11. Quote: " putting a (CF) memory card in my cameras is my most worrisome aspect of routine use."
    I couldn't agree more.
  12. I've got to admit, putting a memory card in my cameras is my most worrisome aspect of routine use.​
    I second (third?) that. I rarely do it. I have a 50D (CF only) and a 5DIII (CF & SD). When I shoot the 50D, I rarely use a card reader for that reason. I keep my 5DIII set to write to the SD card so that I can use a card reader without anxiety about bending pins. (I use the card reader less for speed than because unlike the EOS utility, it makes it easy for me to move the files to folders that may make more sense.)
  13. putting a (CF) memory card in my cameras is my most worrisome aspect of routine use.​
    I 4th that, and it is one reason I wince when every question about a problem with downloading to the computer from a camera is answered with "get a card reader."
  14. Wince away,
    Get a card reader.
  15. I must have put a CF card in my camera or card reader 10,000 times or more. Never any problems. Just keep the card clean and don't FORCE the card in if it seems reluctant.
  16. [[I must have put a CF card in my camera or card reader 10,000 times or more. Never any problems. Just keep the card clean and don't FORCE the card in if it seems reluctant.]]
    Indeed. Millions of cameras that use CF cards have been sold. If it were really a huge issue, this would be a more common problem. Internet magnification strikes again.
  17. It may well be a novice issue, so SD cards are certainly safer for beginners. If you carry the card in your pocket and get grit in one of the socket holes in the card, then hammer it into the camera, damage will probably result. You really can't screw up with an SD card. They're almost idiot proof, so from a camera maker's point of view, they probably result in fewer repair problems.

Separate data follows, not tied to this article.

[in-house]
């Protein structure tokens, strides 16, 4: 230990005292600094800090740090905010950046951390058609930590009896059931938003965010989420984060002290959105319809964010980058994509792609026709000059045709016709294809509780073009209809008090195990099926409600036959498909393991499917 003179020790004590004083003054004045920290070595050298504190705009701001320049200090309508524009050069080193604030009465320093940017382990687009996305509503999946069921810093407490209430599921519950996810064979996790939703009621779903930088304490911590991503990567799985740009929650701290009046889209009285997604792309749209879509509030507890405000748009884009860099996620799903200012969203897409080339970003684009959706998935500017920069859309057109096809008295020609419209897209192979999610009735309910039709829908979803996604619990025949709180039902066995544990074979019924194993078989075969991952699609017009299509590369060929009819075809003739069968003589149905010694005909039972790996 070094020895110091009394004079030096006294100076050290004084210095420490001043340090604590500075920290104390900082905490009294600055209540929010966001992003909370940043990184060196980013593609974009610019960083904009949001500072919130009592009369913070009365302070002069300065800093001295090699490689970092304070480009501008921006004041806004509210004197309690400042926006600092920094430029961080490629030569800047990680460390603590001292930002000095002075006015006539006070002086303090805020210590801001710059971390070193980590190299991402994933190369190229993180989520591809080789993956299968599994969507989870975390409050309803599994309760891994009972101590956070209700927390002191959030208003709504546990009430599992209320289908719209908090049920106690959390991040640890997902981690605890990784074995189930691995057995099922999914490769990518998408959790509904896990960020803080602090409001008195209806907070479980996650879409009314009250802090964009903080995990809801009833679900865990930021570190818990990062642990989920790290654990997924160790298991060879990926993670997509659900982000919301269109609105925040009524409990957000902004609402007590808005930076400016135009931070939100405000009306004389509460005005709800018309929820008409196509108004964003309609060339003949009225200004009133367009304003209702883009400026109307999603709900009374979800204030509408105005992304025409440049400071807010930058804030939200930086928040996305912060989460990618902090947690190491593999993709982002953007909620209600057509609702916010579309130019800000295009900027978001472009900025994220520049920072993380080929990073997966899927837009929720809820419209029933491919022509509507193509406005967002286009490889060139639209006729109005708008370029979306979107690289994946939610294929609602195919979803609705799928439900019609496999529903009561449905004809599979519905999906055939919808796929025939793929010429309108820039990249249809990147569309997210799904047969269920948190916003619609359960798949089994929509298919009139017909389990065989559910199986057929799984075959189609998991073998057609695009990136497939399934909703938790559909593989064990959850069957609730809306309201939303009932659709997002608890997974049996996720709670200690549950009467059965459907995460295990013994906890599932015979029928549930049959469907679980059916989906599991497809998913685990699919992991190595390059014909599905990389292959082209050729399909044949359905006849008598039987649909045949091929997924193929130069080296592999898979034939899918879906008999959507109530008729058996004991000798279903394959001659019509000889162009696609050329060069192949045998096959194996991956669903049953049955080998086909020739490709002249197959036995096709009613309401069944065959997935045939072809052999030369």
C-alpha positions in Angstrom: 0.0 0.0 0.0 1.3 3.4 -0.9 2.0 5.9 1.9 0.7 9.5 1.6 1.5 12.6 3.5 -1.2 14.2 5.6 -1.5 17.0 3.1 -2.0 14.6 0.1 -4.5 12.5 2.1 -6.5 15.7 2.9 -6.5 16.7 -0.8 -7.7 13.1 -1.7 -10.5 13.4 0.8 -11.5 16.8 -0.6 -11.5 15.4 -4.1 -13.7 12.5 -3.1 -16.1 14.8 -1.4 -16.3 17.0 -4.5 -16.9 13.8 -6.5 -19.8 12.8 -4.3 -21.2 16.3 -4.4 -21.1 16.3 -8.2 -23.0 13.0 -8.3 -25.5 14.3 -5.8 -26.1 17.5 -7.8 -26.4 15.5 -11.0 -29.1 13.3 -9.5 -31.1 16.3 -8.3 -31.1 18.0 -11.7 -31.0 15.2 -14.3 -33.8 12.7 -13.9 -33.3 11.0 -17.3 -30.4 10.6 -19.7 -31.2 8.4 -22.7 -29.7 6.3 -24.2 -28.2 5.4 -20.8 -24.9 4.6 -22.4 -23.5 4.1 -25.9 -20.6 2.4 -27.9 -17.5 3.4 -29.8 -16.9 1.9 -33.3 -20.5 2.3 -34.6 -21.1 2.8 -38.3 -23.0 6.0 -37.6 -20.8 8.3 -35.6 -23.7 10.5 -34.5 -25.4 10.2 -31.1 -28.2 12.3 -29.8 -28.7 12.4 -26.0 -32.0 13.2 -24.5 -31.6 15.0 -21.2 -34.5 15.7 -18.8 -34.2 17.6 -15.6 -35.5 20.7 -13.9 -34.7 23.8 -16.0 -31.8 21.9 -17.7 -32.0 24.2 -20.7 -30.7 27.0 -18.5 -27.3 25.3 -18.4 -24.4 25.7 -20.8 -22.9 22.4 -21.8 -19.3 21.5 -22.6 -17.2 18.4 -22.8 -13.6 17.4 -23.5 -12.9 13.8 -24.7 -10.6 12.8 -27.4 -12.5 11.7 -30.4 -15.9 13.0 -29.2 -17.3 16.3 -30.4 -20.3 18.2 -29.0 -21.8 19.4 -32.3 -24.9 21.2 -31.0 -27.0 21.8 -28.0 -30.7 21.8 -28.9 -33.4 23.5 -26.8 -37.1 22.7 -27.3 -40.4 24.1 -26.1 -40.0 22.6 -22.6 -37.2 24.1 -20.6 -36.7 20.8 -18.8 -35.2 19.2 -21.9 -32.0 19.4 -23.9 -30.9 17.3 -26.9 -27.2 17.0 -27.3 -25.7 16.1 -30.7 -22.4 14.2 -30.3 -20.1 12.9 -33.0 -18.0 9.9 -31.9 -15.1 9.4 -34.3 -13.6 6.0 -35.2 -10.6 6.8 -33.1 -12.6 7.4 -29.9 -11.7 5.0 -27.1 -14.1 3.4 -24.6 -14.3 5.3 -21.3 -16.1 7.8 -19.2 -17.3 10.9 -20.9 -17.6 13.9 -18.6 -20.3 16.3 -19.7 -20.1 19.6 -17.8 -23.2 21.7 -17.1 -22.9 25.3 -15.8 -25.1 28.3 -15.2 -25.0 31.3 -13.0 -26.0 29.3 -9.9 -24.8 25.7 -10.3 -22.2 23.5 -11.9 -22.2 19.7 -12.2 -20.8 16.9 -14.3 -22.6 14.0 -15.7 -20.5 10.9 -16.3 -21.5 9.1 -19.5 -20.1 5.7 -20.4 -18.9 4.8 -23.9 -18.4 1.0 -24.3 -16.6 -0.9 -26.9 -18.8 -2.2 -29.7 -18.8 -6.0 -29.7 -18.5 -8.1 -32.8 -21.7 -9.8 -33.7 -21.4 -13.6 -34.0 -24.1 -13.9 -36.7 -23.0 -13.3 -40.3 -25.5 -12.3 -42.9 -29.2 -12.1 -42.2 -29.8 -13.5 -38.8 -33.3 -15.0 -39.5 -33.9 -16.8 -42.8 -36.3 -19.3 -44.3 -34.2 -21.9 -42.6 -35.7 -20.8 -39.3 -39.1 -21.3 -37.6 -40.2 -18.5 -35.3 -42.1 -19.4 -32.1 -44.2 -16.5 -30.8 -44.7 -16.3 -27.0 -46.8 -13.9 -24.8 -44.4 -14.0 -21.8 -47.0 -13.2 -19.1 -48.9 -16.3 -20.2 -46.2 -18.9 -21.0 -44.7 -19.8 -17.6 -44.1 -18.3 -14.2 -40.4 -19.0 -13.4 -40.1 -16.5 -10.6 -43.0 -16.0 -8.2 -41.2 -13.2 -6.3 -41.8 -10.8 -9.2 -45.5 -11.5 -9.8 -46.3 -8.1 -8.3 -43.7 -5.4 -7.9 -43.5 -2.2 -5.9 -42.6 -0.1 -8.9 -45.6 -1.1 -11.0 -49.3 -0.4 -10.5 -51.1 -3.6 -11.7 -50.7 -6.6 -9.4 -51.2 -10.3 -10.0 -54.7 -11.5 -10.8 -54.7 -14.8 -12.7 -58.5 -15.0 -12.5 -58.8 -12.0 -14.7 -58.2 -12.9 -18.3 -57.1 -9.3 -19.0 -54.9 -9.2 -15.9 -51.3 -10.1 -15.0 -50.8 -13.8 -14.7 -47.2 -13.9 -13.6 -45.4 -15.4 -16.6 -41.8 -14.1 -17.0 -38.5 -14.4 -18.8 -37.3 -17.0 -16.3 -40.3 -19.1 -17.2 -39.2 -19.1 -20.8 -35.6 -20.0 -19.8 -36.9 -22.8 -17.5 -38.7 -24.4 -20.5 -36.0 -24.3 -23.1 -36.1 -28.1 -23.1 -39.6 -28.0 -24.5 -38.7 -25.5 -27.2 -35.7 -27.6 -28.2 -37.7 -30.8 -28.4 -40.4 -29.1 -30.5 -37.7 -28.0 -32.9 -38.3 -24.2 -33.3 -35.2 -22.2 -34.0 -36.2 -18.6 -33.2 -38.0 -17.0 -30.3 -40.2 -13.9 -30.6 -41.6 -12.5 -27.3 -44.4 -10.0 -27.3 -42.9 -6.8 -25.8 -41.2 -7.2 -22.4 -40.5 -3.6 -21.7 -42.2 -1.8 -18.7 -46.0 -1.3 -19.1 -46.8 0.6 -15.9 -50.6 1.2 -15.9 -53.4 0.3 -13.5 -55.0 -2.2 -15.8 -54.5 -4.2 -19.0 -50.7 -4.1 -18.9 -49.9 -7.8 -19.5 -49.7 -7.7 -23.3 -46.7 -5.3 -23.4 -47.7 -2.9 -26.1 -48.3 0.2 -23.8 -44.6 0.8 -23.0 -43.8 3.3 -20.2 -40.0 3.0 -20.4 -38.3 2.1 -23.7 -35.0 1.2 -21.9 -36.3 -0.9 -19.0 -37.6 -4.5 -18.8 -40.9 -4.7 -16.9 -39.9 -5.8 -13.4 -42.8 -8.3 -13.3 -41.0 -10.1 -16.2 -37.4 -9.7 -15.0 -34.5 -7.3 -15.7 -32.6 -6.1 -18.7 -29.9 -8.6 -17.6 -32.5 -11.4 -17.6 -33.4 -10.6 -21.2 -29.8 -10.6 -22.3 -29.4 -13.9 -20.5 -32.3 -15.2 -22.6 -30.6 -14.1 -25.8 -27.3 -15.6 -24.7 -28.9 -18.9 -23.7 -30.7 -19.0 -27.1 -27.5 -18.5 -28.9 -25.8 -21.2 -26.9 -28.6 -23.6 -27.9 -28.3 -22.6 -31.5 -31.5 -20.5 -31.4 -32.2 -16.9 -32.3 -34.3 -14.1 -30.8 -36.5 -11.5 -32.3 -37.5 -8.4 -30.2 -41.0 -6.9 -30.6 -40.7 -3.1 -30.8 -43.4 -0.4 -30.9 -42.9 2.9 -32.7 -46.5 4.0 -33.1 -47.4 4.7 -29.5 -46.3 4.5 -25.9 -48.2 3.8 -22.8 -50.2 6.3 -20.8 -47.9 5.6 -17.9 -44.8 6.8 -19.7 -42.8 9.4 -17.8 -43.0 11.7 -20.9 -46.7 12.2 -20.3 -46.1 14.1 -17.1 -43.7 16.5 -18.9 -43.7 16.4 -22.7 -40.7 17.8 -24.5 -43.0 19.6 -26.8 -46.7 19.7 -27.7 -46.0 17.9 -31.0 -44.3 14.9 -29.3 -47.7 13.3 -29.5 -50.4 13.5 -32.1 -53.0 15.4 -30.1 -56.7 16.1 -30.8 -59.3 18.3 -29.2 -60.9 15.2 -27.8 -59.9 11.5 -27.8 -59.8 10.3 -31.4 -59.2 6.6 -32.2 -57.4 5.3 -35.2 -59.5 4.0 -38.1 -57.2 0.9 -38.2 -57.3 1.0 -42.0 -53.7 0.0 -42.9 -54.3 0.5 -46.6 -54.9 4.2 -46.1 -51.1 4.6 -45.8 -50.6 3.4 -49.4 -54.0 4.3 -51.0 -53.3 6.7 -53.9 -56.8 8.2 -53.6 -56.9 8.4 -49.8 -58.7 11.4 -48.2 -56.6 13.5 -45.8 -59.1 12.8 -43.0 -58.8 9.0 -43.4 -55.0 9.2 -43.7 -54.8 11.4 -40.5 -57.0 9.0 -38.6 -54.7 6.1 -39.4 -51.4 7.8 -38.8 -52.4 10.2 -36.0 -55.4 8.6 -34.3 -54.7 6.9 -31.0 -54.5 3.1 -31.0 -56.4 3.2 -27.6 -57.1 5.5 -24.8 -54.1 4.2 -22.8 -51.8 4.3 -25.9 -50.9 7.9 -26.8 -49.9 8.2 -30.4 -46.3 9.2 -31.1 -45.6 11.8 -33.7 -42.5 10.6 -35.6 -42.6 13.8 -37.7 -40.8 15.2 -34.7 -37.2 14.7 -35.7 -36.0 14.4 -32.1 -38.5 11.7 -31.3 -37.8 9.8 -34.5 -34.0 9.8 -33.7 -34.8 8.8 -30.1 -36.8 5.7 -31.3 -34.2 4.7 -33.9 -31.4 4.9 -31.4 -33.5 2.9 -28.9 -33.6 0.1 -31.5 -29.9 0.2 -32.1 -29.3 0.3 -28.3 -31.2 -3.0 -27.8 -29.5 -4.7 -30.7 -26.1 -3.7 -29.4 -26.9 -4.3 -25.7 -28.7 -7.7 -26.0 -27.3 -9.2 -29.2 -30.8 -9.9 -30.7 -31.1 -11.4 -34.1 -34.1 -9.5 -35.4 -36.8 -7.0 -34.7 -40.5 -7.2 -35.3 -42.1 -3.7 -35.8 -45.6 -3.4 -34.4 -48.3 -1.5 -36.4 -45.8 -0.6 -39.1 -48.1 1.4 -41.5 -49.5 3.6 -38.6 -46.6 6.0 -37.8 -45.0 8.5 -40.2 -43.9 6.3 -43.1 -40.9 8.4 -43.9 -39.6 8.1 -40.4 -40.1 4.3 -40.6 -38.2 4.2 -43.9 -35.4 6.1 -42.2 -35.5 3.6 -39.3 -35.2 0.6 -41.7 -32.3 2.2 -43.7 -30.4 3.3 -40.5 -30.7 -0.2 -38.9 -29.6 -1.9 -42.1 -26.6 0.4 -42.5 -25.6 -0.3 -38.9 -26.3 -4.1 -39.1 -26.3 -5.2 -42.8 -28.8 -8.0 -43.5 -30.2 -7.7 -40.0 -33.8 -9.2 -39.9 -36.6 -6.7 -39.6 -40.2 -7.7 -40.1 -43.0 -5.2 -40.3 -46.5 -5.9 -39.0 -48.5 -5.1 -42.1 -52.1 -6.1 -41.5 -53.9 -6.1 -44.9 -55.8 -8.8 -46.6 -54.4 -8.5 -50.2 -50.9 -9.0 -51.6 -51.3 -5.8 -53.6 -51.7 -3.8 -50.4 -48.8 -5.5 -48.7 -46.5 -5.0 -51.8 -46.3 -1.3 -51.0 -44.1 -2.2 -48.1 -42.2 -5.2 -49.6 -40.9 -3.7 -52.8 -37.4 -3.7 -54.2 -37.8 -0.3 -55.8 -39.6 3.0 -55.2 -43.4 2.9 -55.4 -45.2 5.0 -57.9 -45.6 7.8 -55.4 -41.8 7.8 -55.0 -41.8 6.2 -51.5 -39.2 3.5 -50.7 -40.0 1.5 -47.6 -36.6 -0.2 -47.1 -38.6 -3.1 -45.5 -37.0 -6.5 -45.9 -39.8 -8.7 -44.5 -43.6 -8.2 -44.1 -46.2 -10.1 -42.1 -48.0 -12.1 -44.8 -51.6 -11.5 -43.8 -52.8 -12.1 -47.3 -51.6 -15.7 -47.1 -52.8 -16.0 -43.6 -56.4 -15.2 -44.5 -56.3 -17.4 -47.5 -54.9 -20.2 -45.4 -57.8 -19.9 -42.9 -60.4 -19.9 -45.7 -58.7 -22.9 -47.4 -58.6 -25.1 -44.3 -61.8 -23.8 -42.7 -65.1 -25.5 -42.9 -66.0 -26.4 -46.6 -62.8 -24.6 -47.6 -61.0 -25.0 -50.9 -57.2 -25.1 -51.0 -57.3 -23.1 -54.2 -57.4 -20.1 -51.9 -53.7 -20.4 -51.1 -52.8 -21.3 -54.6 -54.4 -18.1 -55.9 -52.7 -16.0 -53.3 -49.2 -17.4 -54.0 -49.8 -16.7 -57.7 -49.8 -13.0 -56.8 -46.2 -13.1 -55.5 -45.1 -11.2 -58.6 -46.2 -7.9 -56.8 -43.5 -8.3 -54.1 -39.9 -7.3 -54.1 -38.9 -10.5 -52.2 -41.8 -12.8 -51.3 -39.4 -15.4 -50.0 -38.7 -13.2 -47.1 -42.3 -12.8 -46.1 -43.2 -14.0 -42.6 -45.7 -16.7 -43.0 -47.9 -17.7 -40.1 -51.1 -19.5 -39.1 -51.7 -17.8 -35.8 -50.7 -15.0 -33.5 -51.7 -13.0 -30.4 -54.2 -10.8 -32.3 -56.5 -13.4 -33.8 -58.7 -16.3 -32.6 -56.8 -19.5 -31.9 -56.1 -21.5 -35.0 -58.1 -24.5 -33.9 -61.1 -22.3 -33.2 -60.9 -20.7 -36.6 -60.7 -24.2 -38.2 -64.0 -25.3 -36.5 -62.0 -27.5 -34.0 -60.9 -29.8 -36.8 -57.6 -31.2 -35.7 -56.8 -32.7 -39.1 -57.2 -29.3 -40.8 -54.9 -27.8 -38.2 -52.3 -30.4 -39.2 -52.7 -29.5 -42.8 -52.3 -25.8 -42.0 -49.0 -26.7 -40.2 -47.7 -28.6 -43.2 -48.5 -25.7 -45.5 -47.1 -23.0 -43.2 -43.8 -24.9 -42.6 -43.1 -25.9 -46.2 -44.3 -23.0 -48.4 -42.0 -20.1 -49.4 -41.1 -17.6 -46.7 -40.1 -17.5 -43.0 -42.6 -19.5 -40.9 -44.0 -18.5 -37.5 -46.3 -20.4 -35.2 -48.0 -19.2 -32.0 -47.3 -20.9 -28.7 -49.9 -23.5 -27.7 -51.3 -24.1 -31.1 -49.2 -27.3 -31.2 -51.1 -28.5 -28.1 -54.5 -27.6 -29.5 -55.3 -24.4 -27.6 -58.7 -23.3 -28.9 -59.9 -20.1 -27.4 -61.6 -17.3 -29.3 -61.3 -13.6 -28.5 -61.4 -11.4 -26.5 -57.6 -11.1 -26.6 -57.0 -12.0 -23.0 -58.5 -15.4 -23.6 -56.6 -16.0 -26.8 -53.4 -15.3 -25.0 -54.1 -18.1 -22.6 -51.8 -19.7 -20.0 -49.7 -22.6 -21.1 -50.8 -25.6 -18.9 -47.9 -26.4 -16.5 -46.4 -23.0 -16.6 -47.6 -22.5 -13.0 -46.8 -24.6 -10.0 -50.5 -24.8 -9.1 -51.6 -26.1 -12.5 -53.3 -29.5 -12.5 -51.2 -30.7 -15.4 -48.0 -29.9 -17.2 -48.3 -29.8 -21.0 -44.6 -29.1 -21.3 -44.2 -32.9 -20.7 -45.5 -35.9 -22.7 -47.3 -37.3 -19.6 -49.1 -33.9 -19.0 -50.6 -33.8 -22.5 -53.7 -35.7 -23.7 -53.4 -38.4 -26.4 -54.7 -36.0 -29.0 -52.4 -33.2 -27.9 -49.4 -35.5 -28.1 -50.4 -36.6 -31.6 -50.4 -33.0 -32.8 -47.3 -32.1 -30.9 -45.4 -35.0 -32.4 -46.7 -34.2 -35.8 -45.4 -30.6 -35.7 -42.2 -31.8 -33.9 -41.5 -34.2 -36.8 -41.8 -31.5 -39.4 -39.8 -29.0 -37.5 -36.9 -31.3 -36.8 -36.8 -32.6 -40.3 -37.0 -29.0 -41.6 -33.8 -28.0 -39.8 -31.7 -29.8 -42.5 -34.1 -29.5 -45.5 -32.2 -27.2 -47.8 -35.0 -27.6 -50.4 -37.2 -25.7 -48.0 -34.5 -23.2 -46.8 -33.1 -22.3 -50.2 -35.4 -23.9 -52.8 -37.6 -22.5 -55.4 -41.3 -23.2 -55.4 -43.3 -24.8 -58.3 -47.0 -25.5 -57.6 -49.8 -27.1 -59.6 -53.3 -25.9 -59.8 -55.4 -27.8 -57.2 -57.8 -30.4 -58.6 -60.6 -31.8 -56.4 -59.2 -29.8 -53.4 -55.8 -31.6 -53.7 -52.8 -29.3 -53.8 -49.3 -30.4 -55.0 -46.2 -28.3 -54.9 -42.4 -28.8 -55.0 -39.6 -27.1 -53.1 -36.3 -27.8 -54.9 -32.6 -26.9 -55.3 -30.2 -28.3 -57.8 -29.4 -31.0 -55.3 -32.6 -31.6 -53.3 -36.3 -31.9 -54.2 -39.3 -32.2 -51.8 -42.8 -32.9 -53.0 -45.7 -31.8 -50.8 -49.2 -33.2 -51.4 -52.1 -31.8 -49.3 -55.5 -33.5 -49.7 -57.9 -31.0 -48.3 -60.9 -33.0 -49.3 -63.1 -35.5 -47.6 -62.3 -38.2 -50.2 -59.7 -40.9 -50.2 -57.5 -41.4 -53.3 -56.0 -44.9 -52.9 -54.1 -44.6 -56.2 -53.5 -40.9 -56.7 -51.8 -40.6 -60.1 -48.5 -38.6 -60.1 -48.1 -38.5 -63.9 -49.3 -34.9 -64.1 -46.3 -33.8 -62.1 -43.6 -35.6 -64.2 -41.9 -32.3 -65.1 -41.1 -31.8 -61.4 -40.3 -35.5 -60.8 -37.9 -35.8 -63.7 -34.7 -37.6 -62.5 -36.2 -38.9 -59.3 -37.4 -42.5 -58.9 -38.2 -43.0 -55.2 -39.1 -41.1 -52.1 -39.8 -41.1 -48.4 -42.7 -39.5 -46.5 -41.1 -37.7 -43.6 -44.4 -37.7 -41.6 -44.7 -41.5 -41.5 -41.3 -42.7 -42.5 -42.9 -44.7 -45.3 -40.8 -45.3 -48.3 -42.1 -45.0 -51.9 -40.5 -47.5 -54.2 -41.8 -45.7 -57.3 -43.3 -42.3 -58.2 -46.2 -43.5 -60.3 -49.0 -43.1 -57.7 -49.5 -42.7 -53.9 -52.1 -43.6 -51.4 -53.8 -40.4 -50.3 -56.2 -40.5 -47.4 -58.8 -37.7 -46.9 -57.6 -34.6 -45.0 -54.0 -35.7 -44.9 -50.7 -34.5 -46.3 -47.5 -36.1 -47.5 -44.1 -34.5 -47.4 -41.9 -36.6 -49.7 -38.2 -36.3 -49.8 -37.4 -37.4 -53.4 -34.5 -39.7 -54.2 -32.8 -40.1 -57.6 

I don't really care either way at this point. SD cards are cheap and fast, so they are fine and all my P&S cameras use them. I have a bunch of CF cards I use in my DSLRs and I'd rather not junk them, so I'm OK with CF too. Best of both worlds would be dual cards, one CF and one SD.
  18. Raise you: punched paper tape.​
    Actually, I started with Univac round punches on a card, then IBM punch cards, and THEN paper tape, but who cares?
    I raise you a PDP-11 and an Apollo workstation.... :)
    ...just a bunch of old men with rock & roll clothes on sitting around the studio, mumbling about the good old days. Ten years from now you'll be sitting around with your friends someplace doing the same thing if there's anything left to sit on.
    from the introduction to Mothers of Invention (Frank Zappa)​
  19. Abacus, anyone?
    I've not had problems inserting CF cards except for one very cheap reader many moons ago. I might have tried to force it.
    SD cards for P&S are fine, too.
  20. Raise you keying in op codes via front panel switches in order to run the paper tape reader boot program which then would load the operating system before loading the program from paper tape.
    I've junked my Ditto tape drives, 8" floppy drives and ZIP100 drives. However I can still read and write 3.5" and 5.25" floppies if I have to.
    I think CF and SD cards will be around for the foreseeable future, and SD cards may outlast CF cards. Something you can't say about Sony Memory sticks and xD picture cards.
  21. I used log tables. before that we had fingers in Playschool.
    I think I'm changing my mind about CF and SD cards. Example of "I bought CF cards so they must be best". Now I see SD cards much cheaper and and more robust with insertion and extraction, yeah, I 've changed my mind, bring on the SD. Does that mean my 7D is no longer any good?